Andrew Cromby of Bracher Rawlins considers the need for practitioners to be clear on their partnership arrangement in a recent article previously appearearing on the Institute of Chartered Accountants in England and Wales’ website.
All too often professional advisers lavish care and attention on their clients, helping them to achieve their commercial objectives, but neglecting to ensure that their own affairs are properly in order. The consequence? When accountants fall out with each other shortcomings in the internal governance of their business are exposed and problems multiply. However, many of those can be avoided with just a little prior planning.
Many professional business owners simply do not appreciate that, in the absence of a clear (preferably written) agreement regulating their relationship with each other, they are likely to be subject to a default regime. Rules and obligations are often imposed on them as a matter of law, depending on the kind of vehicle they use to run their business. For accountants, popular business vehicles include partnerships, Limited Liability Partnerships (LLPs) and limited companies.
Whenever two or more individuals go into business together, other than through some kind of corporate entity, there is a strong likelihood that they will be deemed to have formed a partnership; no paperwork is required. That means that their relationship is subject to the provisions of the Partnership Act 1890, although the operation of that Act can be excluded by agreement. Absent such agreement the consequences can be unforeseen and unwanted and can include:
- Each partner having unlimited liability for the acts of the others.
- A lack of clarity regarding ownership of the assets of the partnership – and a presumption that they should be shared equally if the partnership comes to an end, however they were contributed.
- No satisfactory means of breaking a deadlock.
- An automatic right for any partners to dissolve the partnership without notice.
Although called “partnerships”, LLPs are actually corporate entities with a separate legal identity – like companies. LLPs have “members” rather than “partners”, although the terms are often used interchangeably.
In the absence of agreement to the contrary, the relationship between the members is governed by the default provisions set out in the Limited Liability Partnerships Regulations 2001. These include:
- All members having an entitlement to share equally in the capital and profits of the LLP.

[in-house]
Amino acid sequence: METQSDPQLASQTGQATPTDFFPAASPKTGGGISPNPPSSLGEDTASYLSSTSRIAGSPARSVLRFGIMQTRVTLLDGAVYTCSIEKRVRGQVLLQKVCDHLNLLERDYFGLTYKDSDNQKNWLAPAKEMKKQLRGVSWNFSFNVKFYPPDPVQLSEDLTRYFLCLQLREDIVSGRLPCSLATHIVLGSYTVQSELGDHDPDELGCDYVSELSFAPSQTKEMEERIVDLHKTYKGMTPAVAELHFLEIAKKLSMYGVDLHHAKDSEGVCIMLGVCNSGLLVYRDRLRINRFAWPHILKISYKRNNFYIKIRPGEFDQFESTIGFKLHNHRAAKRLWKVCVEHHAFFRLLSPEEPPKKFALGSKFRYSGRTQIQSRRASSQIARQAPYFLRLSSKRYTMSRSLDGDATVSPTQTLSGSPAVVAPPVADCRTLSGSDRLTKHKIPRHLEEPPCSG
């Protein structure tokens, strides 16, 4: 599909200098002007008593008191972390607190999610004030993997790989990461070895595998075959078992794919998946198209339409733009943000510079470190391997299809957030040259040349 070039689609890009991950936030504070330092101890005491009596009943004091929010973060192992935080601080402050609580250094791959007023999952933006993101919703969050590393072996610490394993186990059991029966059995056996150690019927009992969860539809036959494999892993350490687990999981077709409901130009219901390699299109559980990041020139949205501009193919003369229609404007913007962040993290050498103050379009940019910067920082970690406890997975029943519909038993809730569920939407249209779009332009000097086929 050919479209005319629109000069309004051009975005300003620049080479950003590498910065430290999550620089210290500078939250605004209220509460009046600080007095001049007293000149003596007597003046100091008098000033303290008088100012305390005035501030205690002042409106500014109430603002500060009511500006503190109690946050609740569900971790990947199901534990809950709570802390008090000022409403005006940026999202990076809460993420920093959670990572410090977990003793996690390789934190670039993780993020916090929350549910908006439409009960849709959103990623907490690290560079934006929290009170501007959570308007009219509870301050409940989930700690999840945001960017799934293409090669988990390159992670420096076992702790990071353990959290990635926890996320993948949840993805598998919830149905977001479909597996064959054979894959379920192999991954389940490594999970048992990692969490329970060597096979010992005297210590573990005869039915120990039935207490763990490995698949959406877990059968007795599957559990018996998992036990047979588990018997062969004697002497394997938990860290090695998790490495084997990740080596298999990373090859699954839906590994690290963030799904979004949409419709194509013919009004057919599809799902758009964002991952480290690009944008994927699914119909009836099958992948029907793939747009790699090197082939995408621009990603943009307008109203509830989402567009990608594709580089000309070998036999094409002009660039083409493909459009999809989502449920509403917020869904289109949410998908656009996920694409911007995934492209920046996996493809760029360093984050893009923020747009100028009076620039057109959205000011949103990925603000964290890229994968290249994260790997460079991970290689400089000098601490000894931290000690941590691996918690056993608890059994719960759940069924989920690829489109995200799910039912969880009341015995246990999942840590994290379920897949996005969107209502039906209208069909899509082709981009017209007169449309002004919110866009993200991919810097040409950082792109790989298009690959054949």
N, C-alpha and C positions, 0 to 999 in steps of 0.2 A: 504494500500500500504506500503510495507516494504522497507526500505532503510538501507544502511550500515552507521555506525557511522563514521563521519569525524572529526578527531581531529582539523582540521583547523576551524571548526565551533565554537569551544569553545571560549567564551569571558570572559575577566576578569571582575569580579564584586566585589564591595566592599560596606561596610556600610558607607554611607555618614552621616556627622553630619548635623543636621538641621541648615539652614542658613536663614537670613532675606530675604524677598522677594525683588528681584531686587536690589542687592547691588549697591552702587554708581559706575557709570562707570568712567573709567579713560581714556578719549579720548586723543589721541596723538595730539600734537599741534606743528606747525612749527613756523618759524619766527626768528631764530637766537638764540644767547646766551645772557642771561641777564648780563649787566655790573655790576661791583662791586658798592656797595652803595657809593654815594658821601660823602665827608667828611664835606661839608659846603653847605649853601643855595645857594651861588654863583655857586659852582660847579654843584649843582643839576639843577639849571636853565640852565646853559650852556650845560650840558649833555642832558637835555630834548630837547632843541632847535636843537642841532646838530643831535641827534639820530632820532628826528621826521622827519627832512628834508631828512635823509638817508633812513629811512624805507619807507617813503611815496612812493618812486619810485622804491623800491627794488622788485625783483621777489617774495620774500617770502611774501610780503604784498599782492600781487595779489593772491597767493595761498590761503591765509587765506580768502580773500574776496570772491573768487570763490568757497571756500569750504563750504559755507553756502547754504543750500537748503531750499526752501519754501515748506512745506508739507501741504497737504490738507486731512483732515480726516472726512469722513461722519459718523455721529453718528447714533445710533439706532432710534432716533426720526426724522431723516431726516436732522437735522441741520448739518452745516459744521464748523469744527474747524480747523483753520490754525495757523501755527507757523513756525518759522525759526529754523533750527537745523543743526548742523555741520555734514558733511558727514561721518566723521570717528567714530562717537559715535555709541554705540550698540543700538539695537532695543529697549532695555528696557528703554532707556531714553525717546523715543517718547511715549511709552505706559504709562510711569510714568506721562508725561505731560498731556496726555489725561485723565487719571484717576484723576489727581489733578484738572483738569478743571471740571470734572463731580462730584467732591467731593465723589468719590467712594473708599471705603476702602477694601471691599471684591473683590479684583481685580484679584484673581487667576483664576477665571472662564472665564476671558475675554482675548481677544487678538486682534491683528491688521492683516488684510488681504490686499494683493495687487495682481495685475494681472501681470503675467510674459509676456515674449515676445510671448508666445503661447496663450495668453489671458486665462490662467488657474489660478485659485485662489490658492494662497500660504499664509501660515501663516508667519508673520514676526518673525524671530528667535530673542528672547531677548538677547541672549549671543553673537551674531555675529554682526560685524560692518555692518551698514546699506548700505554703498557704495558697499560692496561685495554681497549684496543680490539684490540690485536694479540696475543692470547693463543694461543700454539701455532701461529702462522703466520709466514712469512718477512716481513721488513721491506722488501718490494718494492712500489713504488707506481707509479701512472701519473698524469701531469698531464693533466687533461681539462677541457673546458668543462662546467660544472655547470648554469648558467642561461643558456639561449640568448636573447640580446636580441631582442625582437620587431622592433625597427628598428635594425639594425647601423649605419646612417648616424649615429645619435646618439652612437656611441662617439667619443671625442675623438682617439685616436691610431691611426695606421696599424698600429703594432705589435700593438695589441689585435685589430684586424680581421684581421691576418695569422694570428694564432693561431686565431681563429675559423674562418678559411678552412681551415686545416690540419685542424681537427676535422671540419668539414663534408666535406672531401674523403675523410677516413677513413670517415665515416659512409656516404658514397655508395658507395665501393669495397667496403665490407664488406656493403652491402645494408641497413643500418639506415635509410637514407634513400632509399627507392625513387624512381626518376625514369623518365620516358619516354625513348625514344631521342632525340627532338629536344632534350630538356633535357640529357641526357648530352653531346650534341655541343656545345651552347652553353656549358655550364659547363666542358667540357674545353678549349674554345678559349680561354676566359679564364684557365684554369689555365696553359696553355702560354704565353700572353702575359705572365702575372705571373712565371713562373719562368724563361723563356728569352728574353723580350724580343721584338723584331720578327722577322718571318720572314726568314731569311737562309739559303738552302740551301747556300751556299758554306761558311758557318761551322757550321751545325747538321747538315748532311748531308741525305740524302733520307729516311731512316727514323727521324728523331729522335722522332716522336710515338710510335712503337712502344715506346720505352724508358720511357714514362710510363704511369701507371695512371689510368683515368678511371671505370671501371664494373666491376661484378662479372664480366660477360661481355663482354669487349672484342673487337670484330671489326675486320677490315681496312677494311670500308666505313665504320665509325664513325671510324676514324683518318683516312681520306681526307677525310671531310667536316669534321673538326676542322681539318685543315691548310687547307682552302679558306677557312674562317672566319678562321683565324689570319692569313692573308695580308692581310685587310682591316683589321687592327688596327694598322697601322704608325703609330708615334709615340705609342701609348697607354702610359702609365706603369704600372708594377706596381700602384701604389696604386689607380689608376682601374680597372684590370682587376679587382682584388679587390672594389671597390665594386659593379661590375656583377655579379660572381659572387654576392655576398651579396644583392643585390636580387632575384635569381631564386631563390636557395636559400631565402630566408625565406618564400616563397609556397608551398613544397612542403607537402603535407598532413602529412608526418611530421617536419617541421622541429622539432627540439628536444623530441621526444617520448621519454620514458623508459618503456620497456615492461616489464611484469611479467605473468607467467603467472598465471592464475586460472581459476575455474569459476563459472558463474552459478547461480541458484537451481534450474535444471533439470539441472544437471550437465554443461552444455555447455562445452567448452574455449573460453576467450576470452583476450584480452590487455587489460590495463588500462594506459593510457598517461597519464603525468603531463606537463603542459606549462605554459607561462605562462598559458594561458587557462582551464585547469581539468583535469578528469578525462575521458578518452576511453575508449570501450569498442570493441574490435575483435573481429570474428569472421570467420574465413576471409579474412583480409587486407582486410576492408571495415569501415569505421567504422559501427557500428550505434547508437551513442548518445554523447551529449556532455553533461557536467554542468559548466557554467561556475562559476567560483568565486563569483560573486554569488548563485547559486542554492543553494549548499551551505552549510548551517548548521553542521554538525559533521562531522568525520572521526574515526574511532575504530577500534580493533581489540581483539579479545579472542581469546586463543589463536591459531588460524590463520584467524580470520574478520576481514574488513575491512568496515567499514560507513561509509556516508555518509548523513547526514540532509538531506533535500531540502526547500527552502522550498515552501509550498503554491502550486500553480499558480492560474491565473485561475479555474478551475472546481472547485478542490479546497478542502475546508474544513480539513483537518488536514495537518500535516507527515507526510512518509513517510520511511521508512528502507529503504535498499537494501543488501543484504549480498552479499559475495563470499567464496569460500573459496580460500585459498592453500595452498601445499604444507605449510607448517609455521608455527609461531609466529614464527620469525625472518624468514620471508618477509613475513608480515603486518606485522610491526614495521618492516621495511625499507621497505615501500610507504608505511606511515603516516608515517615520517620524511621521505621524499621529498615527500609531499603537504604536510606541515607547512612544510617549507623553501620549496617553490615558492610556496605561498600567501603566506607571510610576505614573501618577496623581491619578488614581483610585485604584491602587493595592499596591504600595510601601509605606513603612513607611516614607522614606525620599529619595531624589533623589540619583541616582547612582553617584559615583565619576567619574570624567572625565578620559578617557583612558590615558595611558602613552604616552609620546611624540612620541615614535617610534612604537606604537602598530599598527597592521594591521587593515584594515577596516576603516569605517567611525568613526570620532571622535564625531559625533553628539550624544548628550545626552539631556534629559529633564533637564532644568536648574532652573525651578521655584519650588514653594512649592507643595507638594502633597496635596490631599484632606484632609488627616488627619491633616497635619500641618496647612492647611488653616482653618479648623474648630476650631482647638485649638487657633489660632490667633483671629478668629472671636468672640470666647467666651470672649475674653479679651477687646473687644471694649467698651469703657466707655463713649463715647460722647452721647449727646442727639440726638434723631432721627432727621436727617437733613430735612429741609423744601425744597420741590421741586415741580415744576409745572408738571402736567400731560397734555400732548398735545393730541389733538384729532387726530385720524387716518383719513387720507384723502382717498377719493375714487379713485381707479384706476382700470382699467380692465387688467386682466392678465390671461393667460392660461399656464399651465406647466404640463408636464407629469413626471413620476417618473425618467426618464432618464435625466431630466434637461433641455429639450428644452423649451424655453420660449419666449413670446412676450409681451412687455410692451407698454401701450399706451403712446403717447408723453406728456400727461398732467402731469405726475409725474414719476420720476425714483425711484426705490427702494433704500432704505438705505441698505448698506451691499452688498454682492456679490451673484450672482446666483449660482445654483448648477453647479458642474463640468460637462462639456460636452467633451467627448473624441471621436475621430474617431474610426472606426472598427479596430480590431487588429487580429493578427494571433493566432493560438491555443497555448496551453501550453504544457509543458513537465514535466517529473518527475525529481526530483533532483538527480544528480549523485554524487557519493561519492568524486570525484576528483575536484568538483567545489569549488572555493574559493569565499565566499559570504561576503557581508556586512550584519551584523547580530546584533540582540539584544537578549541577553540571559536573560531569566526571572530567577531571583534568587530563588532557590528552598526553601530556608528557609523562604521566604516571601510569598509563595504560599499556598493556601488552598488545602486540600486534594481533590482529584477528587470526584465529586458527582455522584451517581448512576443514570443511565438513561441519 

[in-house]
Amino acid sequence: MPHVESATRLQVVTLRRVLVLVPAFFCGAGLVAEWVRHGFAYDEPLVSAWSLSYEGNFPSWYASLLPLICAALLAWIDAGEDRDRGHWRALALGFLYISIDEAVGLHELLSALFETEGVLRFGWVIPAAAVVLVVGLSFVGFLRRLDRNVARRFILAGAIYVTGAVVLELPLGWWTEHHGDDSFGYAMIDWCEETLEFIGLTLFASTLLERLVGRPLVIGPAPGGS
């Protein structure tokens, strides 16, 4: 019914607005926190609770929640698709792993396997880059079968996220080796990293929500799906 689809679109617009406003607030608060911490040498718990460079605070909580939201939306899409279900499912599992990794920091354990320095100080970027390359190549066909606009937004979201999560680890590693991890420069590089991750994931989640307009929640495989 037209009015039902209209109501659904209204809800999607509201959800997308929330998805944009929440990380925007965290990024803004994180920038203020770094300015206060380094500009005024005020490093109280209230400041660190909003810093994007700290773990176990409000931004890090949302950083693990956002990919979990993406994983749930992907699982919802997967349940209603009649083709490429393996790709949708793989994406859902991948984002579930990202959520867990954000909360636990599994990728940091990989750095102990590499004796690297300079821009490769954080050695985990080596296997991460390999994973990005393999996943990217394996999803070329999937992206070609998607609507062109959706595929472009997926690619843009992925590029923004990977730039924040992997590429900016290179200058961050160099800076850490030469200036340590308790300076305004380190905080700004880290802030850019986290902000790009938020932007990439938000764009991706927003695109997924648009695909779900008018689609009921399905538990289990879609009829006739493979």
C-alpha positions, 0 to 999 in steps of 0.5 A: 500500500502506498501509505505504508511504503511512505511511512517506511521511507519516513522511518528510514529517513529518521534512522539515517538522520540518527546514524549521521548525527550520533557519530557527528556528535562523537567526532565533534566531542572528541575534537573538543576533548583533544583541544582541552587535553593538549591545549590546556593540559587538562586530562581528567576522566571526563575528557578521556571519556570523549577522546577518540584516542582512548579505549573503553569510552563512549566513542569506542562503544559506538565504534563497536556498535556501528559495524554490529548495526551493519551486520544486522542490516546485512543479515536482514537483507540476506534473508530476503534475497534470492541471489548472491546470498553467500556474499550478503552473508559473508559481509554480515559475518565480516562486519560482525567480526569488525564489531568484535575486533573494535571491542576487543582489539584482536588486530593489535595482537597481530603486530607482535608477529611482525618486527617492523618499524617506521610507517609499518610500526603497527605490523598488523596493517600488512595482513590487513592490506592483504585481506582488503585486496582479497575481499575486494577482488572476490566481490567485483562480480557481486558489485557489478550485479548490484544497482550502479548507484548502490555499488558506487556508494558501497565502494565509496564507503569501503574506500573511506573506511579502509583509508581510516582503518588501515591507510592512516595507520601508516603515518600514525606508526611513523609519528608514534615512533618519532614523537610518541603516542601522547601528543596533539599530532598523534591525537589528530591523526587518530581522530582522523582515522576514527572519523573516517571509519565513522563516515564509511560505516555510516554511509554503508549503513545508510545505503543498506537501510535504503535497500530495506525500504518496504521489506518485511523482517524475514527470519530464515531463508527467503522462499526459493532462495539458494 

- Every member having the right to take part in the management of the LLP.
- Decisions in relation to “everyday” matters being decided by majority.
- No right to expel a member.
The rules governing the running of limited companies can largely be found in the Companies Acts. Suffice to say that the default provisions for corporate governance are very unlikely to represent a satisfactory landscape for those in business and it is always prudent to enter into additional documentation to regulate the relationship between shareholders.
What can be done?
Despite the chaos that can result, a surprising number of businesses have an out of date partnership or shareholders’ agreement, or none at all. Sometimes the reason for this is simply that no one thought that one was necessary. This is to be avoided:
- Don’t rely on default provisions to determine how your firm is run.
- If you are starting out with a new business decide, at the outset, how you want the business to work. Is one partner contributing more capital? Will another be more proactive in getting work through the door?
- Put a partnership/shareholder agreement in place before you start the new business – certainly before you think that you need it. Get professional assistance with this; it will be worth it in the long run.
- Review your agreement every few years to make sure that it meets the continuing needs of your business.
- Consider whether you want your agreement to provide for alternatives to court action – perhaps some form of conciliation procedure or to provide for arbitration in private rather than a hearing in public.